3. Dialer delay. Some folks reading this might not know what that means. When the system is armed, and a “normally” programmed door sensor is activated, there is an “entry delay” that is defaulted to 30 seconds, during which time the system would be disarmed by the homeowner. At the end of the entry delay, unless disarmed, the system activates the siren, but still has not sent an alarm signal to the monitoring station: that is because there is an additional interval (called the “dialer delay), during which time the system may still be disarmed, thereby avoiding a false alarm, and possibly a false dispatch of the police. This dialer delay is also defaulted to 30 seconds, and is a standard convention in the alarm industry for reduction of false alarms. It is extremely rare that we adjust the dialer delay to be less than 30 seconds, and only on specific request of the customer. By the way, if we do make the adjustment, it would not be below 15 seconds.

      4. Niche market. It appears that Protection One, the second largest alarm company in the US, would not agree with you: they just concluded an arrangement with LifeShield, another “DIY” alarm company, to buy the accounts created by LifeShield. DIY is becoming mainstream, and when one considers all the benefits of a truly “plug & play” smart system such as we offer, it’s easy to see why we have such a large following and such remarkably positive reviews. Our marketing is completely transparent: we explain everything, including pricing and how the system works. There is no need for a salesperson to come to the house, or a technician. Our customers can add to their systems or move them at will. People like this convenience, and sacrifice nothing in protection or peace of mind. I suspect there were those who felt that homeowners would never set up their own routers, set up their own computers, or perform similar tasks that are now considered routine. Wireless sensors, cellular monitoring, interactive services, and world-class support all contribute to making FrontPoint a vibrant and viable presence in the alarm industry – albeit disruptive to our competitors. Time will tell if your opinion is correct, but I am betting on the strength of current trends to predict the future.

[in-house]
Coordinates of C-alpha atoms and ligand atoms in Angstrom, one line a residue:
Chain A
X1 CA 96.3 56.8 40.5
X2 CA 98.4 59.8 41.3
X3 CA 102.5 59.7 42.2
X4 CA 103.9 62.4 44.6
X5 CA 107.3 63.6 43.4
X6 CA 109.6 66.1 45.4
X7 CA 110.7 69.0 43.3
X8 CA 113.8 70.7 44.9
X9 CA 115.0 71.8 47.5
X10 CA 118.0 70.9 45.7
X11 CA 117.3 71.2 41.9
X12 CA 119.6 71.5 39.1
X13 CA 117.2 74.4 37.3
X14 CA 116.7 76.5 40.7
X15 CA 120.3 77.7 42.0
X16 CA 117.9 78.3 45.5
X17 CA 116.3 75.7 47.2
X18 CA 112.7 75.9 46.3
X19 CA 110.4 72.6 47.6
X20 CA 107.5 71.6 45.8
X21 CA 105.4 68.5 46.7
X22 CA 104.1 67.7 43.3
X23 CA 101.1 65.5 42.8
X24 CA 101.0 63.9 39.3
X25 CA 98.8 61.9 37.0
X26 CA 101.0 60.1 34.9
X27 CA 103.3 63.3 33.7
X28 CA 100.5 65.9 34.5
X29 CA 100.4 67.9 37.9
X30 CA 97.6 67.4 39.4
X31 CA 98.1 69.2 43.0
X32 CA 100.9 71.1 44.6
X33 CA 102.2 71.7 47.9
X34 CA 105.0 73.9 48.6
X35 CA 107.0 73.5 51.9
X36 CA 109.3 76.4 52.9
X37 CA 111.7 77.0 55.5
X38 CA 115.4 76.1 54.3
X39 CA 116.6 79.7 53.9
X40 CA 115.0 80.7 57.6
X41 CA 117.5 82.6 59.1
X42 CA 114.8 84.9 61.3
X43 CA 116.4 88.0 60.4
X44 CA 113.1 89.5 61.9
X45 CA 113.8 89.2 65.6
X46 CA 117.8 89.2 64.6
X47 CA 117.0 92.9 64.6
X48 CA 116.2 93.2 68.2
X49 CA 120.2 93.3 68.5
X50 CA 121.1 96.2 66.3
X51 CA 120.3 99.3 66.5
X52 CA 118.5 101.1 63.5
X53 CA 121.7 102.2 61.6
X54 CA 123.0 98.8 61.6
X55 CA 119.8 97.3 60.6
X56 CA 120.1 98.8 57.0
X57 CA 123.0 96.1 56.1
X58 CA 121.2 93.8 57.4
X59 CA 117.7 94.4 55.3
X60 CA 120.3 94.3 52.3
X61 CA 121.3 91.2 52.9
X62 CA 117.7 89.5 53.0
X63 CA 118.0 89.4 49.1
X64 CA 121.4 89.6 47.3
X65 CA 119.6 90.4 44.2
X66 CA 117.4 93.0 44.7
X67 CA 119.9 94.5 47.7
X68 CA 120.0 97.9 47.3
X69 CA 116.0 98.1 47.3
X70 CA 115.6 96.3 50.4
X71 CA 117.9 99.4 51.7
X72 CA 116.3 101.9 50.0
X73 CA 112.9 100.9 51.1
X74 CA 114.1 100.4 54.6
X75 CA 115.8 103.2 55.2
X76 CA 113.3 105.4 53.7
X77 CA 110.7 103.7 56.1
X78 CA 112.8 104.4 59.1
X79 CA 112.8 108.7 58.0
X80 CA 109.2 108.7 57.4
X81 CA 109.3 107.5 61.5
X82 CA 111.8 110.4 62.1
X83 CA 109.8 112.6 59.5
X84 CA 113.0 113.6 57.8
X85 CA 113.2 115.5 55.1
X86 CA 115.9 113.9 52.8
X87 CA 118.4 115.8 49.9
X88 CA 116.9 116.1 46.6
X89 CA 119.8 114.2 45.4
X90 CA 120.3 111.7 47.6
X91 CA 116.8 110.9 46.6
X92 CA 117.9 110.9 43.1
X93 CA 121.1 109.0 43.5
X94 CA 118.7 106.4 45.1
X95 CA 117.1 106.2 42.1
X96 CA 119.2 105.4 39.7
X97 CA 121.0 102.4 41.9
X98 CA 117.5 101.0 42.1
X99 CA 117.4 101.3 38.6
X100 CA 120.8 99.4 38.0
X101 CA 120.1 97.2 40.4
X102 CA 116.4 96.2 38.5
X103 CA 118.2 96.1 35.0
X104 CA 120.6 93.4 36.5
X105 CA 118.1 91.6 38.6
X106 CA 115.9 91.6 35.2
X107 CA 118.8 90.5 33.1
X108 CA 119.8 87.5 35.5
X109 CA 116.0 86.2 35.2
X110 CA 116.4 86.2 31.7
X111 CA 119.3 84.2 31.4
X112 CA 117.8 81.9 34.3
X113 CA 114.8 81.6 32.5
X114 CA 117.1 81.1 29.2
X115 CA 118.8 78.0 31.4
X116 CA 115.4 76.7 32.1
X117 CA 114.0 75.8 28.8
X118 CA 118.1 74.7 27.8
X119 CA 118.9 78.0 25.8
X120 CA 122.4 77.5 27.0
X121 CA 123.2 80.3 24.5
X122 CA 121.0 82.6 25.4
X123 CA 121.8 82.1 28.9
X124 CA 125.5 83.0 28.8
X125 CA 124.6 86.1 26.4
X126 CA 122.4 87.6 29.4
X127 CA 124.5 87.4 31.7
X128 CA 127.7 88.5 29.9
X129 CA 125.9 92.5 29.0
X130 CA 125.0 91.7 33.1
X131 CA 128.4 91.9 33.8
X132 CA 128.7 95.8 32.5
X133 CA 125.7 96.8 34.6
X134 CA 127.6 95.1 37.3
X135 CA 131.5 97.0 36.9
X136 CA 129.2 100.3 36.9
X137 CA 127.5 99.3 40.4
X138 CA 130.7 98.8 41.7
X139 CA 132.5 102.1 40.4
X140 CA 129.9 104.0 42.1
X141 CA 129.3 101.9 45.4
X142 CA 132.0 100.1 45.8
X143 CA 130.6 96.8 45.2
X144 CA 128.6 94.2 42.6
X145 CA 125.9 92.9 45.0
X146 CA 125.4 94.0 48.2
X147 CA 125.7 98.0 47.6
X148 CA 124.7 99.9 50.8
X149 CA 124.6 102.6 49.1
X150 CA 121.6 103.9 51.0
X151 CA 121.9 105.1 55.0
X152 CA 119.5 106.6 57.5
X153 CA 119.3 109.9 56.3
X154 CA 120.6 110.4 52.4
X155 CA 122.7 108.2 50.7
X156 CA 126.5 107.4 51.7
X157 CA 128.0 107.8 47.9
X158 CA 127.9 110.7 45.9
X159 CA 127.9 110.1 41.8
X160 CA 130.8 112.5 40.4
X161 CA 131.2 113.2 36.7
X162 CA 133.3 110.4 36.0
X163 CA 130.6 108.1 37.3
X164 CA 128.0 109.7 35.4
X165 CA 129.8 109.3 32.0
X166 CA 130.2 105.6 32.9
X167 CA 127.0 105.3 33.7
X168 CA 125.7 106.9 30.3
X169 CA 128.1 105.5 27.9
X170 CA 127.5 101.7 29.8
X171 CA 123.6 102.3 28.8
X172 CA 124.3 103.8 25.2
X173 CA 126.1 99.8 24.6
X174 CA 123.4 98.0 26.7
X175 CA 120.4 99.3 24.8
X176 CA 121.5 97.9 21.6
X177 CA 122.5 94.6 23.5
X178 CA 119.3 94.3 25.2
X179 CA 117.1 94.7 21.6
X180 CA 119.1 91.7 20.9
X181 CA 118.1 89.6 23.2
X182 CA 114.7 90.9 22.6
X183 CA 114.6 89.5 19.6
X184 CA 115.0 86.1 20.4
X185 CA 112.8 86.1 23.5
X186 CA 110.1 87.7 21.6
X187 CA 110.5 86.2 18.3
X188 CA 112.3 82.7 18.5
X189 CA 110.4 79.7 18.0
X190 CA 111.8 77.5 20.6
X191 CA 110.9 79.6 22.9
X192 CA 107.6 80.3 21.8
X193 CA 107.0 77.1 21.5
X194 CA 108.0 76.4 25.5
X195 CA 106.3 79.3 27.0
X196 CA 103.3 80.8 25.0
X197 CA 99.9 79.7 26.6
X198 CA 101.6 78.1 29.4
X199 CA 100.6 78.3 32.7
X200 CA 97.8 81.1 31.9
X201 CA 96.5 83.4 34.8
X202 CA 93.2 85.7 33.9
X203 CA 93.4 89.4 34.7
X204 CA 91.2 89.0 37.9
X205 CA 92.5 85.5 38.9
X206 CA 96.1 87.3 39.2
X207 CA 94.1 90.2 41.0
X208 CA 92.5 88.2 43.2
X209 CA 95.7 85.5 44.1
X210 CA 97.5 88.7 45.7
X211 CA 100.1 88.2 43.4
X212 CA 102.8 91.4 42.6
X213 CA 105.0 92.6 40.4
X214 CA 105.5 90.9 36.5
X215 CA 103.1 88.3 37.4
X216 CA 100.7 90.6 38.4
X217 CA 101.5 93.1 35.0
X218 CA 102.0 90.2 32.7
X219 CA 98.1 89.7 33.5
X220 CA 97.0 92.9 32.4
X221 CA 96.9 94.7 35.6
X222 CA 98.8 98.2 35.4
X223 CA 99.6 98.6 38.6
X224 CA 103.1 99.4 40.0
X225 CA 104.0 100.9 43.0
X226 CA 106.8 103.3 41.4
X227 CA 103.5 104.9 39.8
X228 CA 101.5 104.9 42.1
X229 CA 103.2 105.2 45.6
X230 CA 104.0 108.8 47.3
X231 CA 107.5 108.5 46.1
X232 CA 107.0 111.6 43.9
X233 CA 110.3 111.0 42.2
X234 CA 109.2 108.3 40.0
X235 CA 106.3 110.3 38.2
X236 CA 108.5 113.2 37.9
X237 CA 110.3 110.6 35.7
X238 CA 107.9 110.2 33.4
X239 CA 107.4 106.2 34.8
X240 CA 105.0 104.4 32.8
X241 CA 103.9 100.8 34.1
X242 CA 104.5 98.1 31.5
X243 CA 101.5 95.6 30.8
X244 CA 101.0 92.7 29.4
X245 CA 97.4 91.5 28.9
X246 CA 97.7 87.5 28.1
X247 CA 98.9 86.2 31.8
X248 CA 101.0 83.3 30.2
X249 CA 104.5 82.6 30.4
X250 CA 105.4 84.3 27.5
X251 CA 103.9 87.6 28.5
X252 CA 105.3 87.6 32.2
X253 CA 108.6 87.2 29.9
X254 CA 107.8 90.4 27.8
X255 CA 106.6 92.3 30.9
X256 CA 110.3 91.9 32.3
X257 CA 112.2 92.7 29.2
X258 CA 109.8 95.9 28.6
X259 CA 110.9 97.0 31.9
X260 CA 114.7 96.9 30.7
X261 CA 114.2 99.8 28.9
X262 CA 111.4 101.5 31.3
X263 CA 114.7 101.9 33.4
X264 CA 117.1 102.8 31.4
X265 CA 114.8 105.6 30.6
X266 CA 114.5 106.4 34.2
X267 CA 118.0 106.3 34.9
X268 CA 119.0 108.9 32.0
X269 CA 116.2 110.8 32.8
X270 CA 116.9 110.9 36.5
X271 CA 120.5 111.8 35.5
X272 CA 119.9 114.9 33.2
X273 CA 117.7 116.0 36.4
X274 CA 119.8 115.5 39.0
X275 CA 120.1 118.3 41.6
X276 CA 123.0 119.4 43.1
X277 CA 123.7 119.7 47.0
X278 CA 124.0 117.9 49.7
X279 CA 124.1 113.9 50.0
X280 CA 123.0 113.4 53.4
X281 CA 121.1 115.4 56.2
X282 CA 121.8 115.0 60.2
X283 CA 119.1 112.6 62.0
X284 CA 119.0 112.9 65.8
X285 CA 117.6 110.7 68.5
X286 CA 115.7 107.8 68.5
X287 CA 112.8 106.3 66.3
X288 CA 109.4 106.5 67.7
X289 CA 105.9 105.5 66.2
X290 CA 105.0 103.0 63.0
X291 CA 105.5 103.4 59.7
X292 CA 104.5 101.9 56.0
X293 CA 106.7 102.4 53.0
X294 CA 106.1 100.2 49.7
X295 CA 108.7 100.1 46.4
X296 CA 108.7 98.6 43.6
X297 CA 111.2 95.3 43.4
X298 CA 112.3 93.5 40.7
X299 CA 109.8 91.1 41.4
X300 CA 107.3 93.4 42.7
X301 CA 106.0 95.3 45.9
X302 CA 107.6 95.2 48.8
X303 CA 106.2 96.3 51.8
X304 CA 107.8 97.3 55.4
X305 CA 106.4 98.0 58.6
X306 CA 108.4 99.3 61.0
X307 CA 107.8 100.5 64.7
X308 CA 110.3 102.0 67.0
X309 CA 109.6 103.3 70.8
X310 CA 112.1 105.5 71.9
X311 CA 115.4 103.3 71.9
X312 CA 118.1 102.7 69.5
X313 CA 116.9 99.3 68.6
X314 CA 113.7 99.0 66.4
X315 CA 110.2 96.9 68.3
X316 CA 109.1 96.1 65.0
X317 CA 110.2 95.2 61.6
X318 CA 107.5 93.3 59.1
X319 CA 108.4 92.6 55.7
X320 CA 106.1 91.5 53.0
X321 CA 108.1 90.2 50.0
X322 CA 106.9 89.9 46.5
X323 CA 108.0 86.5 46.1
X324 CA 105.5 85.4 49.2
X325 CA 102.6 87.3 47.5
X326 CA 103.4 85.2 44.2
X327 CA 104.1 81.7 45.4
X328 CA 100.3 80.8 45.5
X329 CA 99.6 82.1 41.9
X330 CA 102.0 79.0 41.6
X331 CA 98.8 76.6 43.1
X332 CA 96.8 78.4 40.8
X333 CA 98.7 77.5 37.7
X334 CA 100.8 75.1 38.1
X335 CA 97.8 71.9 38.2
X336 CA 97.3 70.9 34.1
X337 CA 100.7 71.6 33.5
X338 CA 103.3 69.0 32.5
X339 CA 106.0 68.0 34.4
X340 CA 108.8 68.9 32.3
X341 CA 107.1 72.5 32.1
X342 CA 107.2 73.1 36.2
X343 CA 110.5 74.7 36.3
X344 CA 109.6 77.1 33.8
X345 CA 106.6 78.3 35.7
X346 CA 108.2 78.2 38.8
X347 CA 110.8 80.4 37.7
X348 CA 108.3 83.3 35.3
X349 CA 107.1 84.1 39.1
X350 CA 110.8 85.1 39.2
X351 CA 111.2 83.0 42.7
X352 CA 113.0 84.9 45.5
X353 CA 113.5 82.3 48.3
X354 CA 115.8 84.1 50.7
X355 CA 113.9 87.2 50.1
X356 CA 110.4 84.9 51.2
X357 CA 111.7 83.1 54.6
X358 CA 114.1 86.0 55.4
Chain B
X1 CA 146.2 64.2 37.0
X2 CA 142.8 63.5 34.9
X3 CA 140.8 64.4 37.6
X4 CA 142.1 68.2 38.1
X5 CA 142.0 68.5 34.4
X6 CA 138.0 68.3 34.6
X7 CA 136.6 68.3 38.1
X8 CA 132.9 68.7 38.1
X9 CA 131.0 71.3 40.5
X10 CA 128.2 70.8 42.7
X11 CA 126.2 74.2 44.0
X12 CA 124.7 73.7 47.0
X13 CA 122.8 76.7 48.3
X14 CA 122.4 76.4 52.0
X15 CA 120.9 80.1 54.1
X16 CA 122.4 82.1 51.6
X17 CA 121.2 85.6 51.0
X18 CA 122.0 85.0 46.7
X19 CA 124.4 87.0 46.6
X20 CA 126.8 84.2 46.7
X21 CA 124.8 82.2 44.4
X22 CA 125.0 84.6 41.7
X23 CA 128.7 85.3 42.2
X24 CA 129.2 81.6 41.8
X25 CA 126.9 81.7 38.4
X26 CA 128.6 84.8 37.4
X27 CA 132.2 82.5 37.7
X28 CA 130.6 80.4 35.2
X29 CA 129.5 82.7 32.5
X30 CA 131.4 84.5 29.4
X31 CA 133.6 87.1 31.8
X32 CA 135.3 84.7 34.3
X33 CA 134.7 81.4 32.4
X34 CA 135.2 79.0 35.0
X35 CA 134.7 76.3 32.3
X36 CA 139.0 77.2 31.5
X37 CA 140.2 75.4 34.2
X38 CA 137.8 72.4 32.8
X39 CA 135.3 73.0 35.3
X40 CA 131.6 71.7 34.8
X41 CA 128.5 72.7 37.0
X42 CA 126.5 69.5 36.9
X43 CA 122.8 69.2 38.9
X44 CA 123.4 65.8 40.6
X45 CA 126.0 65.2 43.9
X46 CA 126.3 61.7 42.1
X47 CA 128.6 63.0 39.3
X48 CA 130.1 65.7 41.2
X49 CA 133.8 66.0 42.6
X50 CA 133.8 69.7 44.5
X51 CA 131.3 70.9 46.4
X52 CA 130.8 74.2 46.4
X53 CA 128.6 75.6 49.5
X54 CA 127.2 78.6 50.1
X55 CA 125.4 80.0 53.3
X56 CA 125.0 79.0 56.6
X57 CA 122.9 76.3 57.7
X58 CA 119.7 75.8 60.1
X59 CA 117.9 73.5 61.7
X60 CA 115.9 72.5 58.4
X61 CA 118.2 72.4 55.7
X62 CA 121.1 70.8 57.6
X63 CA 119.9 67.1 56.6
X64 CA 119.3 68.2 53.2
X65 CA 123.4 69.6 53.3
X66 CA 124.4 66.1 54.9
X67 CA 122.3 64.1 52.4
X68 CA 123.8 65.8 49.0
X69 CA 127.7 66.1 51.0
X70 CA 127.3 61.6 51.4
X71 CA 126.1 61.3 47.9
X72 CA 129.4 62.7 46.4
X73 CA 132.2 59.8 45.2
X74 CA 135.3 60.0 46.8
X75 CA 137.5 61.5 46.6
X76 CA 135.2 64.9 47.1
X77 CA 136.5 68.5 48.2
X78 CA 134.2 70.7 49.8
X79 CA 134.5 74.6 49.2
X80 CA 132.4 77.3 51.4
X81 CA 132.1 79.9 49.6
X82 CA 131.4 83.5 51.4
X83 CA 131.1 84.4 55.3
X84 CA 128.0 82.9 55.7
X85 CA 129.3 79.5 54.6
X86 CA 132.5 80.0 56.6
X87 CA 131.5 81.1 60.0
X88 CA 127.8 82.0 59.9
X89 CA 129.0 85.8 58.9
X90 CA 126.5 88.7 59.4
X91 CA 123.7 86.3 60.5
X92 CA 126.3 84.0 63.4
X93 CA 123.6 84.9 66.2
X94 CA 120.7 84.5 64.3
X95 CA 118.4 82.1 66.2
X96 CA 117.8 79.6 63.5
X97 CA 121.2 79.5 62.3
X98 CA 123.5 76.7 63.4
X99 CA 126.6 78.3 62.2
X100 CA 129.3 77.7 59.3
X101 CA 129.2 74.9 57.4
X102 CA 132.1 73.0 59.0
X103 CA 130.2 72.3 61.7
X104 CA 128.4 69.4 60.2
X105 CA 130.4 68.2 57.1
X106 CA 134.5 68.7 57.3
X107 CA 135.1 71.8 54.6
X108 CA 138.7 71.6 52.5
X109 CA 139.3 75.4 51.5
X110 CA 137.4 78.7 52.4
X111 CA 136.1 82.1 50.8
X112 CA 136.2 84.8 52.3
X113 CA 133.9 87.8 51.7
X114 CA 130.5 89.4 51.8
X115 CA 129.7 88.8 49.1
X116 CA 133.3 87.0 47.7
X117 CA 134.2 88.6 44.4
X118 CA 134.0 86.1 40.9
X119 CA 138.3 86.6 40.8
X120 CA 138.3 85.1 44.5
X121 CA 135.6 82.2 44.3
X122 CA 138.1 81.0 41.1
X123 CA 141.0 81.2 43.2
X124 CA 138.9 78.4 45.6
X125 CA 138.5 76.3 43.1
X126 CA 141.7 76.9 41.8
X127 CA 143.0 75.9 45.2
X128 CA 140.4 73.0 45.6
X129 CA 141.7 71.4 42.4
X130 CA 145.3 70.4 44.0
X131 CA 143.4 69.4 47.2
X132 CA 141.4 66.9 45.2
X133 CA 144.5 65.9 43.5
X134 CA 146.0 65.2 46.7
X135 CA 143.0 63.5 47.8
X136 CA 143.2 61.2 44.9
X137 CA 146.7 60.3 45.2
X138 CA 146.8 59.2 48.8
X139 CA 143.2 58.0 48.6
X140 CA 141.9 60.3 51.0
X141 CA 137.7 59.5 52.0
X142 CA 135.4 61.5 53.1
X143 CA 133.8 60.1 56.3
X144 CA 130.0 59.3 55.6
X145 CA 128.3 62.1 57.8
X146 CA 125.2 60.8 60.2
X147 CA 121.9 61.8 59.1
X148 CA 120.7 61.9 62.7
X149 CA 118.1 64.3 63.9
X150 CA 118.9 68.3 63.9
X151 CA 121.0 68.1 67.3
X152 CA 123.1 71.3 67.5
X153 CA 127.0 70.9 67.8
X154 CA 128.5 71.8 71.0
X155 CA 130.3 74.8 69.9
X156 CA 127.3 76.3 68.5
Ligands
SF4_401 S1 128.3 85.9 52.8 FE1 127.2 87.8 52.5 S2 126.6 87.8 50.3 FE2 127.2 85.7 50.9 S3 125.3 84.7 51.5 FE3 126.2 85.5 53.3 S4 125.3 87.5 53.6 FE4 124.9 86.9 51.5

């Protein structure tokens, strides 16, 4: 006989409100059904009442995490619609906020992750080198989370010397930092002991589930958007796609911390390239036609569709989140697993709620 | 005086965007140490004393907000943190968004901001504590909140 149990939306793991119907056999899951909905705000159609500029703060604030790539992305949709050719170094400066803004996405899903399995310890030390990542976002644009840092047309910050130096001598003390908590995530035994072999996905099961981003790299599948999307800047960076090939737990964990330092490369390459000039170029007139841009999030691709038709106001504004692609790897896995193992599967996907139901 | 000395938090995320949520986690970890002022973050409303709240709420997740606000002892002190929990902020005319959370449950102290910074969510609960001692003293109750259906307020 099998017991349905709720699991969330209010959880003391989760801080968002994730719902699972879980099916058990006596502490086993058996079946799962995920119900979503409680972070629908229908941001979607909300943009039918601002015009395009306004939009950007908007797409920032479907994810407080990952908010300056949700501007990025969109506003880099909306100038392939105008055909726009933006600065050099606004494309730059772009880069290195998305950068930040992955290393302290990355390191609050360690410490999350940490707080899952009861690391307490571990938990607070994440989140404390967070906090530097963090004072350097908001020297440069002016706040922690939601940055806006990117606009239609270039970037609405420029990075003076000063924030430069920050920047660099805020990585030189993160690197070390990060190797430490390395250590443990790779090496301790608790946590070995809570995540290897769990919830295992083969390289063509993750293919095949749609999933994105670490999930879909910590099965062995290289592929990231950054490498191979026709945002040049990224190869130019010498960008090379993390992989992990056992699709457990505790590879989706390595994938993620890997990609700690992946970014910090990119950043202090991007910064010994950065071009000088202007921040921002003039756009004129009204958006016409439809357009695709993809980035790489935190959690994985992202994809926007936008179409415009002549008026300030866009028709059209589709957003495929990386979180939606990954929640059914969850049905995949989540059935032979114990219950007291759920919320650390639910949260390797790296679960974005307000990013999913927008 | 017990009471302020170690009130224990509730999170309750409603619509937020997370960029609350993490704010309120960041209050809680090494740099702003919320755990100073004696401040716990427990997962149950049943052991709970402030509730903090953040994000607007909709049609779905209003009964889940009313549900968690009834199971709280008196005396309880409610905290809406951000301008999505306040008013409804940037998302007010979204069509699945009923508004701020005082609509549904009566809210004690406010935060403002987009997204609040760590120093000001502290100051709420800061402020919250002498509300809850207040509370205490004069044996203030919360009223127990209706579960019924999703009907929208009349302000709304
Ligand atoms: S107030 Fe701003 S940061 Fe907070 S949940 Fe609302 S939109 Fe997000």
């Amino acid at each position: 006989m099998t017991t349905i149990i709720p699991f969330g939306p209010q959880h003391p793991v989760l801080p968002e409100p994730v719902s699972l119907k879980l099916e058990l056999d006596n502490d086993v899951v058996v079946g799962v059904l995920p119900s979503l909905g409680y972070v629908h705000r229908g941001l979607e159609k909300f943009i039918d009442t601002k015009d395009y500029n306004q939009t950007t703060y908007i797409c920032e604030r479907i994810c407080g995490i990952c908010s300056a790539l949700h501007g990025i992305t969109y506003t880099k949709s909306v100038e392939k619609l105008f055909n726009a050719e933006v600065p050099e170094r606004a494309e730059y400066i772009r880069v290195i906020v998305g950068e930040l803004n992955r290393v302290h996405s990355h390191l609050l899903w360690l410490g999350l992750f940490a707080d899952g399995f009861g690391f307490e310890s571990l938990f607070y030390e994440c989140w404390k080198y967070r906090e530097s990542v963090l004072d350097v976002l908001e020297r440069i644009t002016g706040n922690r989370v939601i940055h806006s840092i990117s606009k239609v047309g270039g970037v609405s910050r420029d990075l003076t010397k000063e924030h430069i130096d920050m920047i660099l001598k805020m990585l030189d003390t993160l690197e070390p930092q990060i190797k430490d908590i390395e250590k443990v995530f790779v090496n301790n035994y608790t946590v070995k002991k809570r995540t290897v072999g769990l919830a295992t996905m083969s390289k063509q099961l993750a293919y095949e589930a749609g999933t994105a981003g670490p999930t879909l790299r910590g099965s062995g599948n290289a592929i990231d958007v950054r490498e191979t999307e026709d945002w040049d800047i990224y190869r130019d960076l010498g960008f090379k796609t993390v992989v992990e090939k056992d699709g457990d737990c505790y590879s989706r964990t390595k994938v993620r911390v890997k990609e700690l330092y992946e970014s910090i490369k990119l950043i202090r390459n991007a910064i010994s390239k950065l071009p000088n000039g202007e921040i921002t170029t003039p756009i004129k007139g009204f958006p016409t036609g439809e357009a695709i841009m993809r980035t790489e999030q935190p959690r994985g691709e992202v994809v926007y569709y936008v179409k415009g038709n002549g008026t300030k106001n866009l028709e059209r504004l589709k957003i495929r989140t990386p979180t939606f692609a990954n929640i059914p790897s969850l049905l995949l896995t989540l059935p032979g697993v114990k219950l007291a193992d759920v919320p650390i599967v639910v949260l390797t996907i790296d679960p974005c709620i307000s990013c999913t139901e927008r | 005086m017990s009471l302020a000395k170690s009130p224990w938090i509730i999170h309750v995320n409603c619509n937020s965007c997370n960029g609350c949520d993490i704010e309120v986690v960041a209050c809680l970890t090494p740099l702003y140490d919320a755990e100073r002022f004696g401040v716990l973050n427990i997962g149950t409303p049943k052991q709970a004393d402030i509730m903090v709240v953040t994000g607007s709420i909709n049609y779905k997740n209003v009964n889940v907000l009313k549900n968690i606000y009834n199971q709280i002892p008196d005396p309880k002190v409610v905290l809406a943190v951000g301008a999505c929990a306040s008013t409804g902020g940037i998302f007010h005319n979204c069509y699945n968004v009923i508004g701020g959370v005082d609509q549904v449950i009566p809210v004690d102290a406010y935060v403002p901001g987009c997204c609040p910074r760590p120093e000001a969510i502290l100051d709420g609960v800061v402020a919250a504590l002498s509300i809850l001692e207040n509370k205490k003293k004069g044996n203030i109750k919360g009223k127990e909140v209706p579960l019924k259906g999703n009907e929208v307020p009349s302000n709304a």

5. Alarm response. This one has me scratching my head about your knowledge base. If you are truly an alarm industry professional, as I take you for, then you should know that local jurisdictions have no way of knowing when they receive a dispatch call from a central station if the system was installed by a technician or the homeowner. While a few jurisdictions have already opted for verified response prior to dispatch, or implemented escalating false alarm fines for serial false alarm infractions, there is no indication that non-response is on the horizon – or that FrontPoint customers will be treated any differently than other alarm company subscribers. None whatsoever. Again, this is a stumper, where you came up with this one…